On first introduction to the idea of convergence, it is natural to take an optimistic view. However, in certain cases it is clear with moral certainty that whatever else happens, convergence does not.
Consider subharmonics. Proving their bare existence, we begin with a theorem of our own before beginning any proofs.
Suppose a positive constant, some fixed function bounded by a given. From there, find a local maximum. Suppose the velocity of a given around a stationary point, spinning.
Consider any variable whatsoever, and let it be x. It follows immediately that the notation parallel to that for symbol y is denoted by an alternate symbol.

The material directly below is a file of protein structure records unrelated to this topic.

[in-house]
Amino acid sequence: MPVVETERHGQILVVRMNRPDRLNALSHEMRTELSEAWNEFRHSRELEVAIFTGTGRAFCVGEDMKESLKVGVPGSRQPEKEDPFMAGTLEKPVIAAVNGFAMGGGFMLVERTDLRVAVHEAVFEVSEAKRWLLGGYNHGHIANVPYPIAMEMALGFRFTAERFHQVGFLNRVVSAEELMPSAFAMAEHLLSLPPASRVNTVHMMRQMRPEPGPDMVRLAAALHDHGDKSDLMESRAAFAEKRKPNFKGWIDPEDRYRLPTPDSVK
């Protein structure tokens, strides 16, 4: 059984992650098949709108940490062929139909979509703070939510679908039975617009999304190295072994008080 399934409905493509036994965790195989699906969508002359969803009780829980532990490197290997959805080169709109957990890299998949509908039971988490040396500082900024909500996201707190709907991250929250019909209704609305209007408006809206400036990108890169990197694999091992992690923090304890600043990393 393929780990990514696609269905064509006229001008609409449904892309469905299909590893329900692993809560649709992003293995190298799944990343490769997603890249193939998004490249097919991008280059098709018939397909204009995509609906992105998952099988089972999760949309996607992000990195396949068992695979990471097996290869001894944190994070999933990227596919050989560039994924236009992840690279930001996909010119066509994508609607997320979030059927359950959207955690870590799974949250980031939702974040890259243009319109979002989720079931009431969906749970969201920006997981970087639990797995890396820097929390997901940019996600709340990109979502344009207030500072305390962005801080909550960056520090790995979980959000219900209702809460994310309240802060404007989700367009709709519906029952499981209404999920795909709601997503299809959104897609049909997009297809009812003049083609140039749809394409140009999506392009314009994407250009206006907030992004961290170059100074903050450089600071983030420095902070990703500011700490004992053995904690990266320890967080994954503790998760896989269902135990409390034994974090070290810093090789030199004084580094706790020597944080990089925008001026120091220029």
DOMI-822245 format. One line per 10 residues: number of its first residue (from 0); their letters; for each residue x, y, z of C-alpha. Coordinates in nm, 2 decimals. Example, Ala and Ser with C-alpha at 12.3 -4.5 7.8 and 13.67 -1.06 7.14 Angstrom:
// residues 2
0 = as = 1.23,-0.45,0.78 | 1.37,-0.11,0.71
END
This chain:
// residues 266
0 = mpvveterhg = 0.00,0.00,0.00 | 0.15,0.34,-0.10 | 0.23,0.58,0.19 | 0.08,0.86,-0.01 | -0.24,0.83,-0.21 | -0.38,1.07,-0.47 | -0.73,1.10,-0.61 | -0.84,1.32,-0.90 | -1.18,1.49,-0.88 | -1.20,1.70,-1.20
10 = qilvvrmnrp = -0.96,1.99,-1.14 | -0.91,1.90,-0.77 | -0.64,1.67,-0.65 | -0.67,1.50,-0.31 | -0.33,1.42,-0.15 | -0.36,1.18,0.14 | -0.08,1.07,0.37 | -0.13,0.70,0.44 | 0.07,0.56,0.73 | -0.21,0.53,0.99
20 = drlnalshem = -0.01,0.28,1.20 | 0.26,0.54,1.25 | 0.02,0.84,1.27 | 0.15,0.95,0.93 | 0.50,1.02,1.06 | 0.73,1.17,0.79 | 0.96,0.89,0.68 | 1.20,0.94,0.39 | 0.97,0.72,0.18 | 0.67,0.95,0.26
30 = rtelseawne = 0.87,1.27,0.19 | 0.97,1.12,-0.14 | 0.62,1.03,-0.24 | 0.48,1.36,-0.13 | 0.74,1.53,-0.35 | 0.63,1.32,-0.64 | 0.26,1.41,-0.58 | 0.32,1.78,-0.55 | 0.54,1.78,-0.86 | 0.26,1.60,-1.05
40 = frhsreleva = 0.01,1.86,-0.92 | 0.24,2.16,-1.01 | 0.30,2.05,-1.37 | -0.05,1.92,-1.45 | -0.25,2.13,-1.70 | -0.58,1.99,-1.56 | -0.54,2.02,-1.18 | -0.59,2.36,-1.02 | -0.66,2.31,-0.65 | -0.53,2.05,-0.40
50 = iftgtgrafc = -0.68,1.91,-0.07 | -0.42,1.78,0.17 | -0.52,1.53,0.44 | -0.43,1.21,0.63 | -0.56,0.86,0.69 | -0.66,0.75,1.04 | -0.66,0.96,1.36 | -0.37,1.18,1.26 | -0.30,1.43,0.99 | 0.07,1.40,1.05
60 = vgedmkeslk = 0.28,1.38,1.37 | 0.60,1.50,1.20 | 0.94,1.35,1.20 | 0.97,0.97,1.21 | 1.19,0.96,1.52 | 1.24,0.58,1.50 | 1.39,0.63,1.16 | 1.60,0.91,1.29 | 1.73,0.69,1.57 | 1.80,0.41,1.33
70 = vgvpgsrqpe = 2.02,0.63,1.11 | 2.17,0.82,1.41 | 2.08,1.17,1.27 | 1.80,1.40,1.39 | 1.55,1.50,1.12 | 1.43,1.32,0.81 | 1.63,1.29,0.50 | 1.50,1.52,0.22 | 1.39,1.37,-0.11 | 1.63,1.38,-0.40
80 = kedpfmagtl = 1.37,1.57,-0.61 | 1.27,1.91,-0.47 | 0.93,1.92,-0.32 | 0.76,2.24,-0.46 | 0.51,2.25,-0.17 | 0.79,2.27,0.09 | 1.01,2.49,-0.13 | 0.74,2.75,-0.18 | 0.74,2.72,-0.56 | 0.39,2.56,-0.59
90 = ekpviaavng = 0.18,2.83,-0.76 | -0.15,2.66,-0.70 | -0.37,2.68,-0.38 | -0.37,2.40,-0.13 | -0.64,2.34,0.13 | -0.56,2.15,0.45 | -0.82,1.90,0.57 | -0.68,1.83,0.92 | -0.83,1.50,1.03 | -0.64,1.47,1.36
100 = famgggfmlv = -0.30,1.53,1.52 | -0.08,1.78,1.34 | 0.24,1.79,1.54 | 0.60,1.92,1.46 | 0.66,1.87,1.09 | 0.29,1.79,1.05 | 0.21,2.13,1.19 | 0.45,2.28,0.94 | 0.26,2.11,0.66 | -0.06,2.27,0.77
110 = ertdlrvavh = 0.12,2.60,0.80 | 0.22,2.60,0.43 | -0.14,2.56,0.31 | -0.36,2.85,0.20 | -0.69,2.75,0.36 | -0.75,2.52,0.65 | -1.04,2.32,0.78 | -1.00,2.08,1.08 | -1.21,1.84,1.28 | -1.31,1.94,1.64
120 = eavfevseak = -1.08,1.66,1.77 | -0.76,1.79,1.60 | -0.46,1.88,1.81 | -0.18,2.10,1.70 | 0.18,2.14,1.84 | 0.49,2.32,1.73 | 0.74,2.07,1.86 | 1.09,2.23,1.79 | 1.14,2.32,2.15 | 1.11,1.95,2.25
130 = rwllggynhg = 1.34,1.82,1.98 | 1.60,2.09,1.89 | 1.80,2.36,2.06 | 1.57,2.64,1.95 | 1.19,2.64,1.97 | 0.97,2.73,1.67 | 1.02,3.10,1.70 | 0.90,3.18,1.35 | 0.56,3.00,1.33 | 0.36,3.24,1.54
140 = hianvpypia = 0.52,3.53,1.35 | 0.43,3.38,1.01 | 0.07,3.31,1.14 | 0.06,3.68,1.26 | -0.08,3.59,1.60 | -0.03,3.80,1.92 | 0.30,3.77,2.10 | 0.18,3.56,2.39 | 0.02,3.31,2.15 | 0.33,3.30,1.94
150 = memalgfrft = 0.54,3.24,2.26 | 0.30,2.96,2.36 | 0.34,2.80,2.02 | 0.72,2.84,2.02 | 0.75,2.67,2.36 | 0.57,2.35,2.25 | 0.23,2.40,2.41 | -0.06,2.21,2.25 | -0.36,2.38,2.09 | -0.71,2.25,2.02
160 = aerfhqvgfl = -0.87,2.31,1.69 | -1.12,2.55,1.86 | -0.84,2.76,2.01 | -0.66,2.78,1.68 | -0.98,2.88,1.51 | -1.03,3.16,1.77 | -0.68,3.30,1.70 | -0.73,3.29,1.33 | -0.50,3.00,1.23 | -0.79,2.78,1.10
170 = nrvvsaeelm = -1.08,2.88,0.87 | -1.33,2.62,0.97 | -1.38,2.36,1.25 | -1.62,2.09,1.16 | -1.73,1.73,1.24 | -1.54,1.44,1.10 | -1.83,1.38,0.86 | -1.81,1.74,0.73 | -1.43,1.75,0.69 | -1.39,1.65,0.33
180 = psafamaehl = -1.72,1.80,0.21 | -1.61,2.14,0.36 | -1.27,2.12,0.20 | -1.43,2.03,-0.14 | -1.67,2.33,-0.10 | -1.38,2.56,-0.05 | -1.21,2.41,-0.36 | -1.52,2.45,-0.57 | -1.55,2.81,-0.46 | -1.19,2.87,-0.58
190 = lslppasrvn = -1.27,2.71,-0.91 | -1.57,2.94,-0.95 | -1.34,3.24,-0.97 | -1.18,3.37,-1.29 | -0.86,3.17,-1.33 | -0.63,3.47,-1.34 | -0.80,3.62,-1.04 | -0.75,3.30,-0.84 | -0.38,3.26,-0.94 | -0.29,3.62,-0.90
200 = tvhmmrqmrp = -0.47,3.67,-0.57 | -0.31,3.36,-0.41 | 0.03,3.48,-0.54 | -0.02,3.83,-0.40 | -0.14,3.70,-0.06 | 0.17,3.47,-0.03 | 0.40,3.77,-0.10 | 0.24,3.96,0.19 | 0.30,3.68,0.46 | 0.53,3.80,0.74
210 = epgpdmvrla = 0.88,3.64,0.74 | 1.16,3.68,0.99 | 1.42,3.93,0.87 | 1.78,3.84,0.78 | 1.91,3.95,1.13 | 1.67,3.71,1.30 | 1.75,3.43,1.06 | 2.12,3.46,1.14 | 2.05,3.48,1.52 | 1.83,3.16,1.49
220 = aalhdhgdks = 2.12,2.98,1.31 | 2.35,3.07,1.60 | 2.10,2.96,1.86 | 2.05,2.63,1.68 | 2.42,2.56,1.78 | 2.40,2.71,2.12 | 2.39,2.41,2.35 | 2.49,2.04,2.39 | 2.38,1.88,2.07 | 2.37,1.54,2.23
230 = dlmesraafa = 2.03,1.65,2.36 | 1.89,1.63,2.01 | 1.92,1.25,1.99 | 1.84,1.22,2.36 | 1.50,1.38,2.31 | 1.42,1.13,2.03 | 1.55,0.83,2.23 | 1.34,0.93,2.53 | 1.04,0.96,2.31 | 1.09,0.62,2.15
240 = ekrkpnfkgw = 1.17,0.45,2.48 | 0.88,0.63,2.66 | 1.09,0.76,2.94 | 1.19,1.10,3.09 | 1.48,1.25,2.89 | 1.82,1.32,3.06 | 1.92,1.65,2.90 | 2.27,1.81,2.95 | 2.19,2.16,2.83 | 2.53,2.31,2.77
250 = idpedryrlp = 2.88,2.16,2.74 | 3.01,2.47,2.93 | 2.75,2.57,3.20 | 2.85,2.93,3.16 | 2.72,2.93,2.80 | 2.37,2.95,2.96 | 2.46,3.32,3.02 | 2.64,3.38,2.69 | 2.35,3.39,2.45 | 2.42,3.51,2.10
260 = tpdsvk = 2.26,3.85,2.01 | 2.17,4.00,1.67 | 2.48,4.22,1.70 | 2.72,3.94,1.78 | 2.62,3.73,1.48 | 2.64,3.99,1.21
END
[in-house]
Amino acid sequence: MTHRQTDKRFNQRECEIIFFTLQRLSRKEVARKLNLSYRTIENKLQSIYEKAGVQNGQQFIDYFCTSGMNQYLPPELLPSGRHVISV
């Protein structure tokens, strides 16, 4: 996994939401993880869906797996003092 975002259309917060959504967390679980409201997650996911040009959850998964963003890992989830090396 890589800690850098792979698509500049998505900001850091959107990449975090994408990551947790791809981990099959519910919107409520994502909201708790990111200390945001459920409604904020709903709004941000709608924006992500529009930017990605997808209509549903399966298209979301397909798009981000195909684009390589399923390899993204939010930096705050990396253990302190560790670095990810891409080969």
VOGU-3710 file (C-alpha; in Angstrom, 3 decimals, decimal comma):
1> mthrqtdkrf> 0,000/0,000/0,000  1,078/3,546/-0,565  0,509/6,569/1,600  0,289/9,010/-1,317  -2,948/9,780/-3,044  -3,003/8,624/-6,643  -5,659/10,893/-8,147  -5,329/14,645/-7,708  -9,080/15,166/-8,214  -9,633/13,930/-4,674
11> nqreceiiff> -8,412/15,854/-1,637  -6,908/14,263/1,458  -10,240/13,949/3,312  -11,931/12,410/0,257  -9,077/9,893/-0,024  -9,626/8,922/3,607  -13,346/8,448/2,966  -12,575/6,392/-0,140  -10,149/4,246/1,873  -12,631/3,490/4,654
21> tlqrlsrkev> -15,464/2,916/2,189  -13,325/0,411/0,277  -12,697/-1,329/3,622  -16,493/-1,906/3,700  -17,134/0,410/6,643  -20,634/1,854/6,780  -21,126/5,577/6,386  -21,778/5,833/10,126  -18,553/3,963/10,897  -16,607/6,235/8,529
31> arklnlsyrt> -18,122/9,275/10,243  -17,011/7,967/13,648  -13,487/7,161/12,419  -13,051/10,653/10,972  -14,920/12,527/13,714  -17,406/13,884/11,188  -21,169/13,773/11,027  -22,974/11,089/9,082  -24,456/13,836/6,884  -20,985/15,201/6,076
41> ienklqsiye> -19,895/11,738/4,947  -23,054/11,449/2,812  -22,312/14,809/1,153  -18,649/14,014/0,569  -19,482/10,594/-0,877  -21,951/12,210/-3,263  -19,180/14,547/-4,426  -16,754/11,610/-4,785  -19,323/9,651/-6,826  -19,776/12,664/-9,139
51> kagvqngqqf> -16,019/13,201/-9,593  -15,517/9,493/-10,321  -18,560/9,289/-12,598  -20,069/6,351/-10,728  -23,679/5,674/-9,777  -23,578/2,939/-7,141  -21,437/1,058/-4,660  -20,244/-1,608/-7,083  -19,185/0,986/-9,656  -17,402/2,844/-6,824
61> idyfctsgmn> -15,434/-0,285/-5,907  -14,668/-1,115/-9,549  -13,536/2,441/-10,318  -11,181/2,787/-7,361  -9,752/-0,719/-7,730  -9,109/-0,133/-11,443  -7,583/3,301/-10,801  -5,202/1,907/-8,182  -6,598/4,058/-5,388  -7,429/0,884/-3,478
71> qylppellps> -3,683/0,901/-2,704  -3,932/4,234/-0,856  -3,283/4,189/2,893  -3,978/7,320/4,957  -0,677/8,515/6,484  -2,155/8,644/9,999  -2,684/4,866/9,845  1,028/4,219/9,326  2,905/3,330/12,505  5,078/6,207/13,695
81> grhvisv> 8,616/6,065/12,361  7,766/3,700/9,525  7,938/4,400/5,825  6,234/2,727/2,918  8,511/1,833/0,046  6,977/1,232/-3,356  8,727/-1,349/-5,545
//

We are always supposing.
We suppose always,
assume the truth.
Today is the anniversary of the death of celebrated British mathematician, Dame Mary Cartwright (1900-1998), who is considered one of the pioneers of what came to be known as chaos theory. This exercise is a collage of phrases found in this paper she published in 1945.